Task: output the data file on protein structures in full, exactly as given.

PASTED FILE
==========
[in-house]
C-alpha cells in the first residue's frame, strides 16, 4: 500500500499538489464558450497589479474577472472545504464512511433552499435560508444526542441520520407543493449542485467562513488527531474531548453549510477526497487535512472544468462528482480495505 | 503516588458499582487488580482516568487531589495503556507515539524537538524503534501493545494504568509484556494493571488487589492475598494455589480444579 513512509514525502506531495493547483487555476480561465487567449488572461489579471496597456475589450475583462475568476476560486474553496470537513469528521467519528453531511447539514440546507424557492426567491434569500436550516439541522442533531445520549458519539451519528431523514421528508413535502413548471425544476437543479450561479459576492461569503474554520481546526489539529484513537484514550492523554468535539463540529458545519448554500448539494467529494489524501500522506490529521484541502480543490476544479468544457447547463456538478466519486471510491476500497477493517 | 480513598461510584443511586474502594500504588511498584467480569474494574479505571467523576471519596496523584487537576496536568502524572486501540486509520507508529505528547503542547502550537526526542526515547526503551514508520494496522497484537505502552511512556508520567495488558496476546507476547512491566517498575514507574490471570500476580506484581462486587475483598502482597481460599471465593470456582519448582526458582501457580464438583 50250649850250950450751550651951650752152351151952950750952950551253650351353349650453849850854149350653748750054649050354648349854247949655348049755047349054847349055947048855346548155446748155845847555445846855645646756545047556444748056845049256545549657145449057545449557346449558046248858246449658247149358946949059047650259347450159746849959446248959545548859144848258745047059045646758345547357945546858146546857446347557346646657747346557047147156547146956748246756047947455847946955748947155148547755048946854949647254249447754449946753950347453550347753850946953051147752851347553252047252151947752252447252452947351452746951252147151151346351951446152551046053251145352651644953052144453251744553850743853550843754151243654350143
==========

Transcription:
[in-house]
C-alpha cells in the first residue's frame, strides 16, 4: 500500500499538489464558450497589479474577472472545504464512511433552499435560508444526542441520520407543493449542485467562513488527531474531548453549510477526497487535512472544468462528482480495505 | 503516588458499582487488580482516568487531589495503556507515539524537538524503534501493545494504568509484556494493571488487589492475598494455589480444579 513512509514525502506531495493547483487555476480561465487567449488572461489579471496597456475589450475583462475568476476560486474553496470537513469528521467519528453531511447539514440546507424557492426567491434569500436550516439541522442533531445520549458519539451519528431523514421528508413535502413548471425544476437543479450561479459576492461569503474554520481546526489539529484513537484514550492523554468535539463540529458545519448554500448539494467529494489524501500522506490529521484541502480543490476544479468544457447547463456538478466519486471510491476500497477493517 | 480513598461510584443511586474502594500504588511498584467480569474494574479505571467523576471519596496523584487537576496536568502524572486501540486509520507508529505528547503542547502550537526526542526515547526503551514508520494496522497484537505502552511512556508520567495488558496476546507476547512491566517498575514507574490471570500476580506484581462486587475483598502482597481460599471465593470456582519448582526458582501457580464438583 50250649850250950450751550651951650752152351151952950750952950551253650351353349650453849850854149350653748750054649050354648349854247949655348049755047349054847349055947048855346548155446748155845847555445846855645646756545047556444748056845049256545549657145449057545449557346449558046248858246449658247149358946949059047650259347450159746849959446248959545548859144848258745047059045646758345547357945546858146546857446347557346646657747346557047147156547146956748246756047947455847946955748947155148547755048946854949647254249447754449946753950347453550347753850946953051147752851347553252047252151947752252447252452947351452746951252147151151346351951446152551046053251145352651644953052144453251744553850743853550843754151243654350143